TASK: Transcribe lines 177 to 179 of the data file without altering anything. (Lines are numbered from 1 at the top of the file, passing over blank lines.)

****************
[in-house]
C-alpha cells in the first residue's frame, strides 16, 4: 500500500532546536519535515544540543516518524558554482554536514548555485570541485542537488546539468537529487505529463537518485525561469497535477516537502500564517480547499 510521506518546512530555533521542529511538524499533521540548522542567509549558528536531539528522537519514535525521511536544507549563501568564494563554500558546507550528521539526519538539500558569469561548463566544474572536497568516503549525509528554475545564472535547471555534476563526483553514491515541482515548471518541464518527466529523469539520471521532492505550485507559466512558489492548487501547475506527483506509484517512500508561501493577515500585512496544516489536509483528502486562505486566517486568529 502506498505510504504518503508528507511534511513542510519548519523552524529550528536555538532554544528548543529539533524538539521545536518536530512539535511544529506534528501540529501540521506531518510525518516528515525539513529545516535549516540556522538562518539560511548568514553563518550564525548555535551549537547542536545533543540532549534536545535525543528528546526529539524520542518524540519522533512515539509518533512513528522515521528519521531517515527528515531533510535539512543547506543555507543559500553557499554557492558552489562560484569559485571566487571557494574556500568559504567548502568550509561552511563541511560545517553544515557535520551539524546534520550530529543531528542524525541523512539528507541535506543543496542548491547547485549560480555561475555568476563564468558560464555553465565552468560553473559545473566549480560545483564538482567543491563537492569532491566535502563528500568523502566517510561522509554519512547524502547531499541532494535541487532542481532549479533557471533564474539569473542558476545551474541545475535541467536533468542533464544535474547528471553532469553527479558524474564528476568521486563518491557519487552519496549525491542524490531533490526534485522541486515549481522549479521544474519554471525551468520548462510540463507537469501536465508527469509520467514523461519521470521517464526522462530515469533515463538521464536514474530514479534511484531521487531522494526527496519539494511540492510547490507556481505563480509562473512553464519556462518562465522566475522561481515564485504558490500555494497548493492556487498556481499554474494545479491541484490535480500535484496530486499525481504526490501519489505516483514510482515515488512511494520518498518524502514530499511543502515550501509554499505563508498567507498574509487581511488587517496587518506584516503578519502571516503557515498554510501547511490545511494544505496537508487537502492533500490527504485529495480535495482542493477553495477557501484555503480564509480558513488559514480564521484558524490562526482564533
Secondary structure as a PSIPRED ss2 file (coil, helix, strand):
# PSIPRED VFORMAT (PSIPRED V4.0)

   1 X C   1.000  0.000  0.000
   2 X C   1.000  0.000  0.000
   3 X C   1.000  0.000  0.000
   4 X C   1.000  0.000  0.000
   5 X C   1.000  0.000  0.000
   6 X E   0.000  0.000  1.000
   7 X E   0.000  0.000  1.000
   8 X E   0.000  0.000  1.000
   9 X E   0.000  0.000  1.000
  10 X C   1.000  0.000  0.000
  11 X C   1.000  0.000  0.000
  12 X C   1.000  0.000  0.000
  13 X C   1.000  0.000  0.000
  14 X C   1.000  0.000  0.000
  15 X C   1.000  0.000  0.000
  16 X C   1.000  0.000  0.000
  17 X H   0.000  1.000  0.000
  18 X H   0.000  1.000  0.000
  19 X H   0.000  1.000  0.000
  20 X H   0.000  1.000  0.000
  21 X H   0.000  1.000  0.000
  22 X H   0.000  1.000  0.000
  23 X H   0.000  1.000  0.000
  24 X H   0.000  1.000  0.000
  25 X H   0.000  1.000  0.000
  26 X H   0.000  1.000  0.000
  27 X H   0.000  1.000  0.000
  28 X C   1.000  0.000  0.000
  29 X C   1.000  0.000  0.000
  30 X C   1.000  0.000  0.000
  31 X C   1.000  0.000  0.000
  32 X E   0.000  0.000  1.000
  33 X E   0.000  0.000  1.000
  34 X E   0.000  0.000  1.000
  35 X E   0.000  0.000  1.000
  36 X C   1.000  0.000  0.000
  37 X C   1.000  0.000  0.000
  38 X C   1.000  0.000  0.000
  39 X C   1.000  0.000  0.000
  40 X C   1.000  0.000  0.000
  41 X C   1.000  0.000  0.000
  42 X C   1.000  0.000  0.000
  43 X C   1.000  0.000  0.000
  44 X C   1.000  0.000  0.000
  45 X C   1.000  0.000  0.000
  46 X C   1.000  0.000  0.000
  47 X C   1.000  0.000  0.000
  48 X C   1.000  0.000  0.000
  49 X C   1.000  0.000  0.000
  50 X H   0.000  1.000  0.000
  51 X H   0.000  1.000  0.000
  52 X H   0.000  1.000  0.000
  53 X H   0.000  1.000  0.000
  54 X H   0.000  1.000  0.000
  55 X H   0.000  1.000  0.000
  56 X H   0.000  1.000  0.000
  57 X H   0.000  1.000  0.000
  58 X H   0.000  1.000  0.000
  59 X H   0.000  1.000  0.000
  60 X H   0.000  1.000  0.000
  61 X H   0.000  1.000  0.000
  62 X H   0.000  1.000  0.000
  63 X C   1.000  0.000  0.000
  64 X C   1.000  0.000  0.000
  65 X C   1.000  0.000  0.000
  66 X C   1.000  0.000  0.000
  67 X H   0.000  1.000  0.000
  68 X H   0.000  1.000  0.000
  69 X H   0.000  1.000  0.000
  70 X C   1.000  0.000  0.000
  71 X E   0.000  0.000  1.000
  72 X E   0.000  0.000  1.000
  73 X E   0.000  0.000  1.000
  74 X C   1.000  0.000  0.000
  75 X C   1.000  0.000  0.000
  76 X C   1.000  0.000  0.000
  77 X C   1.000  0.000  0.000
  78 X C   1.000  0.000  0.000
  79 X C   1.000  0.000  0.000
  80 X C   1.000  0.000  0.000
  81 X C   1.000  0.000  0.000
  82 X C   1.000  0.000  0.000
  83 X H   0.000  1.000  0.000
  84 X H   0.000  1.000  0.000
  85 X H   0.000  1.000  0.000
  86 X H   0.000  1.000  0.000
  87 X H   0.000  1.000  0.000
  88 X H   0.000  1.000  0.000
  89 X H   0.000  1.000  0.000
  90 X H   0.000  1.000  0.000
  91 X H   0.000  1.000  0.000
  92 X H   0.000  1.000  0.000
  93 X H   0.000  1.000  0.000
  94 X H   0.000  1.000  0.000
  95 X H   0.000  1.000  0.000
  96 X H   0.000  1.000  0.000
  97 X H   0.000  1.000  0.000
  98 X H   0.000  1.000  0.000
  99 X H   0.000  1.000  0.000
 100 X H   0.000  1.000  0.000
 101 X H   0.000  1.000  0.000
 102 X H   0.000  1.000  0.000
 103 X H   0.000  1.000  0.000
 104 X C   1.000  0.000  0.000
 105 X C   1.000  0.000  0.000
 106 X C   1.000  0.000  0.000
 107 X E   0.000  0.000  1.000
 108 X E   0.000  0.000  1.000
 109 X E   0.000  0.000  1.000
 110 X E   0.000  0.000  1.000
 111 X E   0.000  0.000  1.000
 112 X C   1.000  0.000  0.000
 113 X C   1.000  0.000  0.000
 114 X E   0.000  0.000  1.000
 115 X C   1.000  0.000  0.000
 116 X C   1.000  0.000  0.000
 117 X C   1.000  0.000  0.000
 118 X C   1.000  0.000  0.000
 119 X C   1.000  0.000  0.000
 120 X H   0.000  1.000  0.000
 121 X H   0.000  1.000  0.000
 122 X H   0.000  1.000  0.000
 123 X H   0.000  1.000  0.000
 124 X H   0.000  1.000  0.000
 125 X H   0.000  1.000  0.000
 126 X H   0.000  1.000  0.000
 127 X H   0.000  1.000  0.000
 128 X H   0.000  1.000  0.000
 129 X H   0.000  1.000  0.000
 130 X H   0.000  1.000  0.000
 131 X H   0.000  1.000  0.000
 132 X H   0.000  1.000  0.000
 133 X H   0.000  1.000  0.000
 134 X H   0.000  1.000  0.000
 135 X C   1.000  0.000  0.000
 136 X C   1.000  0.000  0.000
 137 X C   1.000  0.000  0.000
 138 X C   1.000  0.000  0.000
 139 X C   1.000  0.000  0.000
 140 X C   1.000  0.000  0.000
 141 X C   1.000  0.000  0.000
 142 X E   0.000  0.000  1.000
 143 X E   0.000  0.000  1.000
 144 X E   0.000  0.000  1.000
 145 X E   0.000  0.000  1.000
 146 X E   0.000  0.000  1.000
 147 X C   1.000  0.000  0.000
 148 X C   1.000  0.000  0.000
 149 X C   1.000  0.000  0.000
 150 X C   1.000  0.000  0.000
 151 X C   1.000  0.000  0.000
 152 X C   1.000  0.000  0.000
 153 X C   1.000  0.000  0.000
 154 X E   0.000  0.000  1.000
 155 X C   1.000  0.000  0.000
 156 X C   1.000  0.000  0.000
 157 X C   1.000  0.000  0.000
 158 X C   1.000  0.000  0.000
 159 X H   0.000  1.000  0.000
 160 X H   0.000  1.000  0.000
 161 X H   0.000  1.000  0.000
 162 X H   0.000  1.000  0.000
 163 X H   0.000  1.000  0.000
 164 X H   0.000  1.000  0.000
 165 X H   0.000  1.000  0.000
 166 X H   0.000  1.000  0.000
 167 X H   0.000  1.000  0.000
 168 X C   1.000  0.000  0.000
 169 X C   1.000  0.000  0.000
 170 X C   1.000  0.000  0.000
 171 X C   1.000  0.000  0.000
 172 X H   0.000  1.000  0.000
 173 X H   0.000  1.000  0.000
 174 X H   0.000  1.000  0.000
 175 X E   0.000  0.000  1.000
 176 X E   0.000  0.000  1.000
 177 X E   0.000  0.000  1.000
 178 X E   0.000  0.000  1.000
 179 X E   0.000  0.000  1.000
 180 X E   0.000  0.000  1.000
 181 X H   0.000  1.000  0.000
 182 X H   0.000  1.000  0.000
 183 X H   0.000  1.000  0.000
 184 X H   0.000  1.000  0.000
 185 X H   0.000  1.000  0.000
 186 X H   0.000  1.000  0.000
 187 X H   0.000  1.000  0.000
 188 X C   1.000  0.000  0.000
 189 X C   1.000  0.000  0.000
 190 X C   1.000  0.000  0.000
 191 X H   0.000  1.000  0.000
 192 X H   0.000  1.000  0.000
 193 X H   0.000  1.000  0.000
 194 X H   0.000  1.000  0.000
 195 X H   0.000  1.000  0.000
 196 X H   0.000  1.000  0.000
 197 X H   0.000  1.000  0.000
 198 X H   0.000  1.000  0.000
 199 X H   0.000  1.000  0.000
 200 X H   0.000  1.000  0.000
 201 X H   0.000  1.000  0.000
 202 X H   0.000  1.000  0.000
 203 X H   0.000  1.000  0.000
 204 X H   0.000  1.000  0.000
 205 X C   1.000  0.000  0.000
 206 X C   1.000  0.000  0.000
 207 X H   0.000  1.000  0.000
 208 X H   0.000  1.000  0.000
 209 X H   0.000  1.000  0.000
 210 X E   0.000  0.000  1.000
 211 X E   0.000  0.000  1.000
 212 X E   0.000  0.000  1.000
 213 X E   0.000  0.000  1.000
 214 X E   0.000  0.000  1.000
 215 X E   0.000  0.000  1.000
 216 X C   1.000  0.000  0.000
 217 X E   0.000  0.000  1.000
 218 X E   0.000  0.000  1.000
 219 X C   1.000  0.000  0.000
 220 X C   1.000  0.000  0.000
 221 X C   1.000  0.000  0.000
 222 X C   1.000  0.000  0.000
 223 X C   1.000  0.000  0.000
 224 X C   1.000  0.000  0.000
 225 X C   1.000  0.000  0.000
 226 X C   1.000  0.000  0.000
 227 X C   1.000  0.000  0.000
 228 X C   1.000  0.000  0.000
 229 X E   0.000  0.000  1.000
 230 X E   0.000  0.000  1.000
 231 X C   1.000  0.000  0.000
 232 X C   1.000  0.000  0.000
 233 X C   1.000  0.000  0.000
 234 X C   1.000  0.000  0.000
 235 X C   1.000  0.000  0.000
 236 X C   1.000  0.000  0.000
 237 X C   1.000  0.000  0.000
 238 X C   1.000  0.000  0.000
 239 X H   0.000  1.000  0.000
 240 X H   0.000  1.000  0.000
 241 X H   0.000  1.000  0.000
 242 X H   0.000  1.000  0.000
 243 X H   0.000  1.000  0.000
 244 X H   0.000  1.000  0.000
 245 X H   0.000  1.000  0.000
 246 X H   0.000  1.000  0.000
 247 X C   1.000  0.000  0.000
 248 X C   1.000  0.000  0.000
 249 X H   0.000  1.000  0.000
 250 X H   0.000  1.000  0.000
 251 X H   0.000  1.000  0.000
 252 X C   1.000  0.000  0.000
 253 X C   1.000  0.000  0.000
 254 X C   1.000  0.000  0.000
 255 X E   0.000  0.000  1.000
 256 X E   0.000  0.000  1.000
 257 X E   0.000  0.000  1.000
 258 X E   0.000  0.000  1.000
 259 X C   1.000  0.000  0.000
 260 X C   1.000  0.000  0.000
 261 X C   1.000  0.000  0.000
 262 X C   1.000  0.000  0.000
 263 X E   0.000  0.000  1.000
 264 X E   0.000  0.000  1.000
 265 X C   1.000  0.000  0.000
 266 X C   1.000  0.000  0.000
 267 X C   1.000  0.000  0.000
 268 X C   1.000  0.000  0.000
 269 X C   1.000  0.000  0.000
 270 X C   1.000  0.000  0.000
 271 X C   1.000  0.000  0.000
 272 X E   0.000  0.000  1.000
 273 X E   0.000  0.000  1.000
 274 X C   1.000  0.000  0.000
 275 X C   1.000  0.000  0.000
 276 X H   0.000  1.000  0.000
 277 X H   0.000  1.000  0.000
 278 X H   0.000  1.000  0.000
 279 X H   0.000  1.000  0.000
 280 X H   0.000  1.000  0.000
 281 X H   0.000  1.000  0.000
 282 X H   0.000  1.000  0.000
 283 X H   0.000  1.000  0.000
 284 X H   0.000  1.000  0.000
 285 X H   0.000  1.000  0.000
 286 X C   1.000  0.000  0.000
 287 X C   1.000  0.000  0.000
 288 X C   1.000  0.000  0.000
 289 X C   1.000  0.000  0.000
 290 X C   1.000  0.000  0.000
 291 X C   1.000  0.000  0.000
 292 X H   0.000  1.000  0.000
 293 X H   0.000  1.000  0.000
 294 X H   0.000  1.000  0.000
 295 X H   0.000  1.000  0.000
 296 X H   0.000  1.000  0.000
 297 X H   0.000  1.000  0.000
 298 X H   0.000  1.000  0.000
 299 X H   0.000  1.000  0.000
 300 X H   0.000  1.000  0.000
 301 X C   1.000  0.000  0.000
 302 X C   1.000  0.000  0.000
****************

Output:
 173 X H   0.000  1.000  0.000
 174 X H   0.000  1.000  0.000
 175 X E   0.000  0.000  1.000